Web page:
Nutritional Value of Hornworms
Hornworm care can make for great feeder insects to give to your beloved reptile. Since they have no hard exoskeleton, using hornworms as food is great for animals that may have difficulty digesting meals, especially younger reptiles that are just getting the hang of feeding. They also provide a great deal of moisture for any reptile that may be suffering from dehydration.
|Percentage in Hornworm
Raising hornworms is relatively easy compared to taking care of other feeder insects. Given that they exist mostly in human-dominated landscapes, such as farms and home gardens, they are not too demanding in captivity and can be easily satiated with foods you already have readily available. Still, it is not recommended that you just pick up any old hornworm from outside your house, as you cannot be sure of what diseases it may harbor. Instead, order hornworms from a reputable breeder to ensure the highest quality feeder for your reptile. Below are some guidelines to help you get started with raising hornworms.
1. Housing Your Hornworms
When you order your hornworms, they will arrive in a plastic cup with only a little bit of substrate covering the bottom of the cup. Although the larvae can persist in this container for several days, you should separate each larva into individual containers as soon as you can. This is to ensure the best, healthiest growth rates for each of them as you will be protecting them from competing for food. Do this carefully, though! Hornworm care requires a delicate hand since they are so soft and lack the chitinous outer covering that many other feeder insects have, meaning they can be more easily damaged during handling.
Once separated, place each hornworm into its own vial with a pre-made, artificial diet. You can use kitchen scraps as hornworm food, but due to the moisture content of the types of vegetables they eat (and, therefore, their propensity to rot quickly), it may be in your best interest to mostly offer dry food.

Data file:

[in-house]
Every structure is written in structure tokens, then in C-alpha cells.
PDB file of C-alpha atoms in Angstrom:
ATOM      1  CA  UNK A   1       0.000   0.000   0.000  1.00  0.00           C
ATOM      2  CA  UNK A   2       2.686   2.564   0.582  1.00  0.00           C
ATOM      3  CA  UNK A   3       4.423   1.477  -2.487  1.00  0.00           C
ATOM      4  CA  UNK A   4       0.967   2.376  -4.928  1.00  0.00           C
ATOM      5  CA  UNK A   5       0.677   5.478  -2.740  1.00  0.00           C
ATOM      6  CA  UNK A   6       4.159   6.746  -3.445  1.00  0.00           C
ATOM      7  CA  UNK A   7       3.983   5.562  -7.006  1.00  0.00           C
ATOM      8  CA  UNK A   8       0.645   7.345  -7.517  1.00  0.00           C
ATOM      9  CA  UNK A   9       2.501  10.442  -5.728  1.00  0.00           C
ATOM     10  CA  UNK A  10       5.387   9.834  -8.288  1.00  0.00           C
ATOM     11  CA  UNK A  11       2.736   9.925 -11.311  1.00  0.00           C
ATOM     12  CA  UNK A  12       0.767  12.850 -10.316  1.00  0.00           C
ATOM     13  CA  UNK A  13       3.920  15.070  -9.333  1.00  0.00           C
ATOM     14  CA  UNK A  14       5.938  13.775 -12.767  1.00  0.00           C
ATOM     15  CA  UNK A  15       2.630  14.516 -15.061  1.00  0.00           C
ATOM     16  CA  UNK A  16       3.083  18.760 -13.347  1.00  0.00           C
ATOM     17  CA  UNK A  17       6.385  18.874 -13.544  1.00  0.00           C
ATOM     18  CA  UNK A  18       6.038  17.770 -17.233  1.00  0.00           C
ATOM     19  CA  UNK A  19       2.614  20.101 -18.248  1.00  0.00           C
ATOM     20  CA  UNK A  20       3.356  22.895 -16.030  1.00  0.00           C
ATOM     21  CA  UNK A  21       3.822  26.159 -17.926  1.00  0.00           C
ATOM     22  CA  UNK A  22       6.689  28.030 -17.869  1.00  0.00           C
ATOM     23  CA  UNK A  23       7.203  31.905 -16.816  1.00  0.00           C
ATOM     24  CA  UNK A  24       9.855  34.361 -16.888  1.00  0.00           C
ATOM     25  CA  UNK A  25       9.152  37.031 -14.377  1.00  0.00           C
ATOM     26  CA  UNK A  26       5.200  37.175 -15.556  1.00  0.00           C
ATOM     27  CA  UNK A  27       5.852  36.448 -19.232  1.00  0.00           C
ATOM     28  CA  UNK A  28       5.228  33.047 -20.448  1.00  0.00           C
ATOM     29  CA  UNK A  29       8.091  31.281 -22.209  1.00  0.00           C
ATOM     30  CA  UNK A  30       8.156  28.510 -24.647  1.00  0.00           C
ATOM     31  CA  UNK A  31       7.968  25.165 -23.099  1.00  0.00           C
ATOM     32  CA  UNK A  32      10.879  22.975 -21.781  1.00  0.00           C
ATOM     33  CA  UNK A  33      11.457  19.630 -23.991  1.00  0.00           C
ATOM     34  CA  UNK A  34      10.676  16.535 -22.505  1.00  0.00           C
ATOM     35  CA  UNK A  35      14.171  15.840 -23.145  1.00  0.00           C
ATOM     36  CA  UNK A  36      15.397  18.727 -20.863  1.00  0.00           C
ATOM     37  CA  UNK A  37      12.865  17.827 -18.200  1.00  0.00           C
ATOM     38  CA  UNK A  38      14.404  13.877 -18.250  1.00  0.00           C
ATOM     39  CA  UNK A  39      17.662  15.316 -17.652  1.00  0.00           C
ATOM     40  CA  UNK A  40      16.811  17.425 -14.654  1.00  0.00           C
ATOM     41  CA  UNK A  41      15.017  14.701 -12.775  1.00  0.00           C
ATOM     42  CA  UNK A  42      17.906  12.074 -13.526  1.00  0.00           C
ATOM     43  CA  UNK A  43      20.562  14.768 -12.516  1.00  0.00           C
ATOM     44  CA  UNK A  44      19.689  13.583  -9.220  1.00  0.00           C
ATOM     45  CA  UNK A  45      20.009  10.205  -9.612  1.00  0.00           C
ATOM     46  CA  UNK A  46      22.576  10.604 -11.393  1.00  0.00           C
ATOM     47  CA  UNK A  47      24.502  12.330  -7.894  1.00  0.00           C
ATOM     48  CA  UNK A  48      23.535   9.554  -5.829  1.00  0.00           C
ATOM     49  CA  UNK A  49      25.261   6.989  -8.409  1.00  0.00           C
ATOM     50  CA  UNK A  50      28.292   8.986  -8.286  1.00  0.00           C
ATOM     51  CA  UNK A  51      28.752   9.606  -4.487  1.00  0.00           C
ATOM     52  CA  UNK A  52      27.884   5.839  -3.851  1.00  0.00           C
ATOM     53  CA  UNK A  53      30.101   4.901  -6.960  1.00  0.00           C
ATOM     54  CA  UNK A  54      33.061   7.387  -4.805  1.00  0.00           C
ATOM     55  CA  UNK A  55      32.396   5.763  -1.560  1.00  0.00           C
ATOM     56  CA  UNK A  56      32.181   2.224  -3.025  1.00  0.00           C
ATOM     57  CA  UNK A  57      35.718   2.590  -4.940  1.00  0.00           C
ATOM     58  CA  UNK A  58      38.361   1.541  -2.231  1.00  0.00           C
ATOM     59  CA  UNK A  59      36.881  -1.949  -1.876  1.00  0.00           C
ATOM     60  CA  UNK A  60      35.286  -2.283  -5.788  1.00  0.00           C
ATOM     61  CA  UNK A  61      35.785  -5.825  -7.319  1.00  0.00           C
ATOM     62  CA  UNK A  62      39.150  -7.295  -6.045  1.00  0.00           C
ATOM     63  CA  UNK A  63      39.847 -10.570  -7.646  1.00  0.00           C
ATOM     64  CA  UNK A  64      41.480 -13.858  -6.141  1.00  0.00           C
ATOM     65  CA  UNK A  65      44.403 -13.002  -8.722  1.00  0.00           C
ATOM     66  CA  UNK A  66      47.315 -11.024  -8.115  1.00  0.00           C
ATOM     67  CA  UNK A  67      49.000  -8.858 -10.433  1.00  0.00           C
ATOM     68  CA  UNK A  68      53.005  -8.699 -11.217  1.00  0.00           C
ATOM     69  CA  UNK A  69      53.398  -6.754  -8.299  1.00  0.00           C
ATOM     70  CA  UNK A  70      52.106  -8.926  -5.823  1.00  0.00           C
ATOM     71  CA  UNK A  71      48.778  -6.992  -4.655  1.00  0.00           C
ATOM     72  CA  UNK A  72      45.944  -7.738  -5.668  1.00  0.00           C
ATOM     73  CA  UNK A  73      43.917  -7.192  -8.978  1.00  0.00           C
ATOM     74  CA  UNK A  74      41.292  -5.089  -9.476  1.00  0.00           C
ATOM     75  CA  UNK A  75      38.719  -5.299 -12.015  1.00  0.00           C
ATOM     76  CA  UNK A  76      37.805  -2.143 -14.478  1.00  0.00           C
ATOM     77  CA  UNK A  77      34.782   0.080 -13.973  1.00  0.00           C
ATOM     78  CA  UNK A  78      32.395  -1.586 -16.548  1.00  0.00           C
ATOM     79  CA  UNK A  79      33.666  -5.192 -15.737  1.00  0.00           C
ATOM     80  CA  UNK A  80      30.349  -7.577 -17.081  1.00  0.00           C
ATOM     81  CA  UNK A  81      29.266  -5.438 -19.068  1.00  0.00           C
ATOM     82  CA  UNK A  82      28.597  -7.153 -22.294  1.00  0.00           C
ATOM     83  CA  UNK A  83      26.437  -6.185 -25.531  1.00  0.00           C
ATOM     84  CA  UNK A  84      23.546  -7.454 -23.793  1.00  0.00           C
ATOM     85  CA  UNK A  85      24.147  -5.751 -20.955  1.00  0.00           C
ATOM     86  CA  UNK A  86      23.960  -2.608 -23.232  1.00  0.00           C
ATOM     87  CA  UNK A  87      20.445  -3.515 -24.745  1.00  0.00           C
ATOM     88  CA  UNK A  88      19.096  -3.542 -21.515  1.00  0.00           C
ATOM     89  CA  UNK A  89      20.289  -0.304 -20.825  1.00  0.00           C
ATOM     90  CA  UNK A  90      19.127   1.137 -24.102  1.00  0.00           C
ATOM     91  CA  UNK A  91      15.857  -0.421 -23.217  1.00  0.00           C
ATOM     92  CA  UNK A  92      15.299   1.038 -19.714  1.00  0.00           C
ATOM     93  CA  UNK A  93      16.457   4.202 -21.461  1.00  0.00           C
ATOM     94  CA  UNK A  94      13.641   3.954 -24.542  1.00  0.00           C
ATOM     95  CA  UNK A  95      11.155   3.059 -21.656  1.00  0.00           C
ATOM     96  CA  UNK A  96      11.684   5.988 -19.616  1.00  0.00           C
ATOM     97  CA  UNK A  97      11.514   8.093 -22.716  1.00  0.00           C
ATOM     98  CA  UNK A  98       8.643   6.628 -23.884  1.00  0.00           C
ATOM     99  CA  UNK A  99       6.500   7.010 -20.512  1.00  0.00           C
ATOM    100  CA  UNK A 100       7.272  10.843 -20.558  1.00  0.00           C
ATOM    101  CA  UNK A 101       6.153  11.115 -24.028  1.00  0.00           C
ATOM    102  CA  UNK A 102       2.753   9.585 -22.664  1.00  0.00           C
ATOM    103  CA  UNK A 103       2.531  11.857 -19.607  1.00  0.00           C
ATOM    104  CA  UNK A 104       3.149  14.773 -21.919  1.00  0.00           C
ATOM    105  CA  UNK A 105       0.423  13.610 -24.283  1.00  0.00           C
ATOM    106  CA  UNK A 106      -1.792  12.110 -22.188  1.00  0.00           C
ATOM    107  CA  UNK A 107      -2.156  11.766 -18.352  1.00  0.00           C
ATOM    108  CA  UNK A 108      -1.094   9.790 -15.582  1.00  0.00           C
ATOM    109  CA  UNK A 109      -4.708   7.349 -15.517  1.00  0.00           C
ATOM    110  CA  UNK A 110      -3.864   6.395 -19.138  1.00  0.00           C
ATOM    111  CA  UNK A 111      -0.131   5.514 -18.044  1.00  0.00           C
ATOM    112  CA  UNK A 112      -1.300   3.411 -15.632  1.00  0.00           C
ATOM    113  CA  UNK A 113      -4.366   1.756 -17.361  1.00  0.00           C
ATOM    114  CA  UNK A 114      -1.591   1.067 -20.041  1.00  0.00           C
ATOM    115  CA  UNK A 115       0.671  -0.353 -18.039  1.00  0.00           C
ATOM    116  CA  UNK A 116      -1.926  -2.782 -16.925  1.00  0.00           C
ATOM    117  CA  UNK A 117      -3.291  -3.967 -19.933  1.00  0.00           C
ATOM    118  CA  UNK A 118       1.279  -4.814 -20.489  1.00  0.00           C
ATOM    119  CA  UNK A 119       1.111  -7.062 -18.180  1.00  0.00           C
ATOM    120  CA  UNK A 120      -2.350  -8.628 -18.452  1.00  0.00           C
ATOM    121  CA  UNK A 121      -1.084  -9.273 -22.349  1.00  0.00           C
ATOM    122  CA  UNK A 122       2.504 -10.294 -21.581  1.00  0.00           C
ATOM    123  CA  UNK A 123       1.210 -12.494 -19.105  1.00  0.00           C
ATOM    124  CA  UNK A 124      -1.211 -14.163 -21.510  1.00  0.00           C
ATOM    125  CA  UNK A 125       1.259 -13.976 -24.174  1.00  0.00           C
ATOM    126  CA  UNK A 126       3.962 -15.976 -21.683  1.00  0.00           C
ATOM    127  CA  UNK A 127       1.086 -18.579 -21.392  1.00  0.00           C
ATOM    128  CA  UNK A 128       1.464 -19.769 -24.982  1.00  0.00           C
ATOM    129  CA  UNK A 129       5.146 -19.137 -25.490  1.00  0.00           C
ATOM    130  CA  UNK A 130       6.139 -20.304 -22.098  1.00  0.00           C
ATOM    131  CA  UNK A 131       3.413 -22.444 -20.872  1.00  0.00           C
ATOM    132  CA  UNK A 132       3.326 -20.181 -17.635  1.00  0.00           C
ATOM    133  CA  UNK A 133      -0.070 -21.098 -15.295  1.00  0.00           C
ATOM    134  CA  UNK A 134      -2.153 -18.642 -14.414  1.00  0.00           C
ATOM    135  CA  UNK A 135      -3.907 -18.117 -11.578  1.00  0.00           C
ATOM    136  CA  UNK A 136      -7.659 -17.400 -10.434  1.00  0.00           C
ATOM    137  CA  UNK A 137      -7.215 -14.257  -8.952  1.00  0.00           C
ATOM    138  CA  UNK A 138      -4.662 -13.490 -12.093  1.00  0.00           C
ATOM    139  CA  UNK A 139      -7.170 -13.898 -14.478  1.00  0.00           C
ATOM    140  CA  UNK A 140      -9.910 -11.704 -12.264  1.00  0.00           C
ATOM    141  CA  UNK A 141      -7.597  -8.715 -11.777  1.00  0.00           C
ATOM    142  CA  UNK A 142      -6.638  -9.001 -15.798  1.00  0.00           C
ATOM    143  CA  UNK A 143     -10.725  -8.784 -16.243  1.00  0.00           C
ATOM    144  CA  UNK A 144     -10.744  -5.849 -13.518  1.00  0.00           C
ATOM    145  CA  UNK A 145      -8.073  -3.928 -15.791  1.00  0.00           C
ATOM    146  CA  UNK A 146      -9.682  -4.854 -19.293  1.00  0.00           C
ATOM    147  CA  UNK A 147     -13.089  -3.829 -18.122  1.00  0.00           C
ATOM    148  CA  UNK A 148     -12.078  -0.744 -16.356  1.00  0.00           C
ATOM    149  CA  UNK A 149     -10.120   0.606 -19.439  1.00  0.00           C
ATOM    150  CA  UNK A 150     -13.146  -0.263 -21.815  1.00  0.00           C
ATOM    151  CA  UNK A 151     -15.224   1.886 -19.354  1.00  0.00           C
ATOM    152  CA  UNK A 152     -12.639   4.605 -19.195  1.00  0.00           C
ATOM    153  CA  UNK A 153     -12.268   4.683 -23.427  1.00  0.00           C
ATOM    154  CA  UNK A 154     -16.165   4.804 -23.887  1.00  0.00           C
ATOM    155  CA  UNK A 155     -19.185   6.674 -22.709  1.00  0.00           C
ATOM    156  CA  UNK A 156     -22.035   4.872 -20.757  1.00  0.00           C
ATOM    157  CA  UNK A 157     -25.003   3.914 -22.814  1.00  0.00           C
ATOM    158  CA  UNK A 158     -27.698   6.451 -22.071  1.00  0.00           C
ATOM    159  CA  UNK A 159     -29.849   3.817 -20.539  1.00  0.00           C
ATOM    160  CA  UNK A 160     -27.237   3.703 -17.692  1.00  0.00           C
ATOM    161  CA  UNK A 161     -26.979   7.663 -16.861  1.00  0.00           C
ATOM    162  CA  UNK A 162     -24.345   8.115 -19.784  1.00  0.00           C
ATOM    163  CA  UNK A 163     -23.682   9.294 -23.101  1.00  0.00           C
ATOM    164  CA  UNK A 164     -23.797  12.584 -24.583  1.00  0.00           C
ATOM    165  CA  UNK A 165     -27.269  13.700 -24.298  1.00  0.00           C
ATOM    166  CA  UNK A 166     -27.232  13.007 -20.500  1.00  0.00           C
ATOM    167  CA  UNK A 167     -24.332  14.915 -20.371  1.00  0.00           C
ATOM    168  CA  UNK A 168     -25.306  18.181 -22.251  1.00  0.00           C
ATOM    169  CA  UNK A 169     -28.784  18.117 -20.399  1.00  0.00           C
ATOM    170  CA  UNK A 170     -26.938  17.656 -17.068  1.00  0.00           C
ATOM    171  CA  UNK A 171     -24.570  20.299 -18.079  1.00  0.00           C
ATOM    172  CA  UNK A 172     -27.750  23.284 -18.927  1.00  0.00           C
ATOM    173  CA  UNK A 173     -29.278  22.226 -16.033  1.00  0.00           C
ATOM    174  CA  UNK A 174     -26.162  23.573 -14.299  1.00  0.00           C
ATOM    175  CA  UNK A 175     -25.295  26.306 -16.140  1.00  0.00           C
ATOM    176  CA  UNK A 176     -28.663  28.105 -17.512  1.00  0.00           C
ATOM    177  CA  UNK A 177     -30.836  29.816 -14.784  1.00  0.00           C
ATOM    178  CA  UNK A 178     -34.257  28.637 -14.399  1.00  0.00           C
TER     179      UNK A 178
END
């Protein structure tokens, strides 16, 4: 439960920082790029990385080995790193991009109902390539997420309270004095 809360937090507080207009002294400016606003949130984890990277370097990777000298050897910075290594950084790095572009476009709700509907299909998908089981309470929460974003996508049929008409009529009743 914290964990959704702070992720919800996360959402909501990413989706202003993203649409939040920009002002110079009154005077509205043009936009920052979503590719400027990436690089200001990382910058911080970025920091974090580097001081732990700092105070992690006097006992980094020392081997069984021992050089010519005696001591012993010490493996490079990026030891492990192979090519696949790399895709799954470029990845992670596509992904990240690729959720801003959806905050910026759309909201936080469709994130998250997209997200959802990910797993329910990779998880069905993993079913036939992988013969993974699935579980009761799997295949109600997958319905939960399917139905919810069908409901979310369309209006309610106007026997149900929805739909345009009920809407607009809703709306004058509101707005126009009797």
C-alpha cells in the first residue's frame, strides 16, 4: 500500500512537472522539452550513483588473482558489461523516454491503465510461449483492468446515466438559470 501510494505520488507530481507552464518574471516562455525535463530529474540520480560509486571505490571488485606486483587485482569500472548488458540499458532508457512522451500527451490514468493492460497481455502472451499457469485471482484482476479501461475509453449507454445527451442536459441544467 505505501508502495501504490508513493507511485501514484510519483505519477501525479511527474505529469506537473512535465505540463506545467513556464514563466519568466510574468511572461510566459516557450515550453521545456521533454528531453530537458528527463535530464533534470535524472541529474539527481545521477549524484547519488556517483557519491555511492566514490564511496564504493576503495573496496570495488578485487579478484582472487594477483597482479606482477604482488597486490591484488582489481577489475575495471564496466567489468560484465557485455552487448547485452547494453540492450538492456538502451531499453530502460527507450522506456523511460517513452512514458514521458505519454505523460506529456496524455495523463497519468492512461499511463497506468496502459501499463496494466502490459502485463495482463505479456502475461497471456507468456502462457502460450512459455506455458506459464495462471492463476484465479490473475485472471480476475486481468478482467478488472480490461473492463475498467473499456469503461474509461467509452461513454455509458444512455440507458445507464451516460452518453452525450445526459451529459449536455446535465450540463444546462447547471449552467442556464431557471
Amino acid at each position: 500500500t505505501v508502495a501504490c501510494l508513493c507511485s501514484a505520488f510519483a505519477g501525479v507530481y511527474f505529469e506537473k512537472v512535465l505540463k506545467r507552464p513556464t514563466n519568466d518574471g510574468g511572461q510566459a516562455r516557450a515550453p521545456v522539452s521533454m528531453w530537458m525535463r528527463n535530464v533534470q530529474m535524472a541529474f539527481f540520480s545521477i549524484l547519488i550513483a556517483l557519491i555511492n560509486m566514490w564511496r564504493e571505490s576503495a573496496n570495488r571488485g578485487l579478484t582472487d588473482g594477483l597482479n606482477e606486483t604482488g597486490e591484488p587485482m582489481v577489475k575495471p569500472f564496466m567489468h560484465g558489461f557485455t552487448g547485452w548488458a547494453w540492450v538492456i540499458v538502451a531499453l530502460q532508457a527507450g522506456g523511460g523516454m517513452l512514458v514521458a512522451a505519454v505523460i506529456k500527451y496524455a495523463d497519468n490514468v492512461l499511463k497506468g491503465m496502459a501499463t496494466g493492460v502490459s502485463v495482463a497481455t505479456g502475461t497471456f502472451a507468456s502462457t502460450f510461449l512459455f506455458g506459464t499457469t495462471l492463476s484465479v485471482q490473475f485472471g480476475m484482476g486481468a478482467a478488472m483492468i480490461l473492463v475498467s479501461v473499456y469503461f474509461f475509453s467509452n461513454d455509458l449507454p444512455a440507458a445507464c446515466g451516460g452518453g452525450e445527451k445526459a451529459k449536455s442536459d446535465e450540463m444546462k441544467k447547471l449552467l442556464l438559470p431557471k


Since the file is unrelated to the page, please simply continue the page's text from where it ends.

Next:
When raising hornworms, you must provide them with a constant light source to keep them happy and healthy. Make sure the temperature is roughly 81°F and never allow their containers to get too close to, or surpass, 90°F as this will surely kill them. Feed them once a day with your artificial feed and they will remain healthy and nutritious for your lizard or turtle!
Using a hornworm as food is a great idea because these insects are a highly nutritious supplement for your reptile. They are packed with moisture, which is great for any animals that may struggle with their water intake. They’re also a great snack for picky eaters and are incredibly easy to find and raise. This beautiful insect can be a unique addition to your reptile’s diet, and a rewarding critter to maintain.
Find Great Feeder Insects at Topflight Dubia
Hornworm care is relatively easy, and they make excellent feeder insects — as do nutritious Dubia roaches. That's where we can help. Topflight Dubia specializes in breeding and selling top-quality Dubia roaches that are sure to bring out the best in your reptilian friends. Available in 3/16" - 1/4" or 1/4" - 3/8" sizes, you can buy these roaches in bulk to save yourself money in the long-run when feeding your pet. Order today!Hornworms For Sale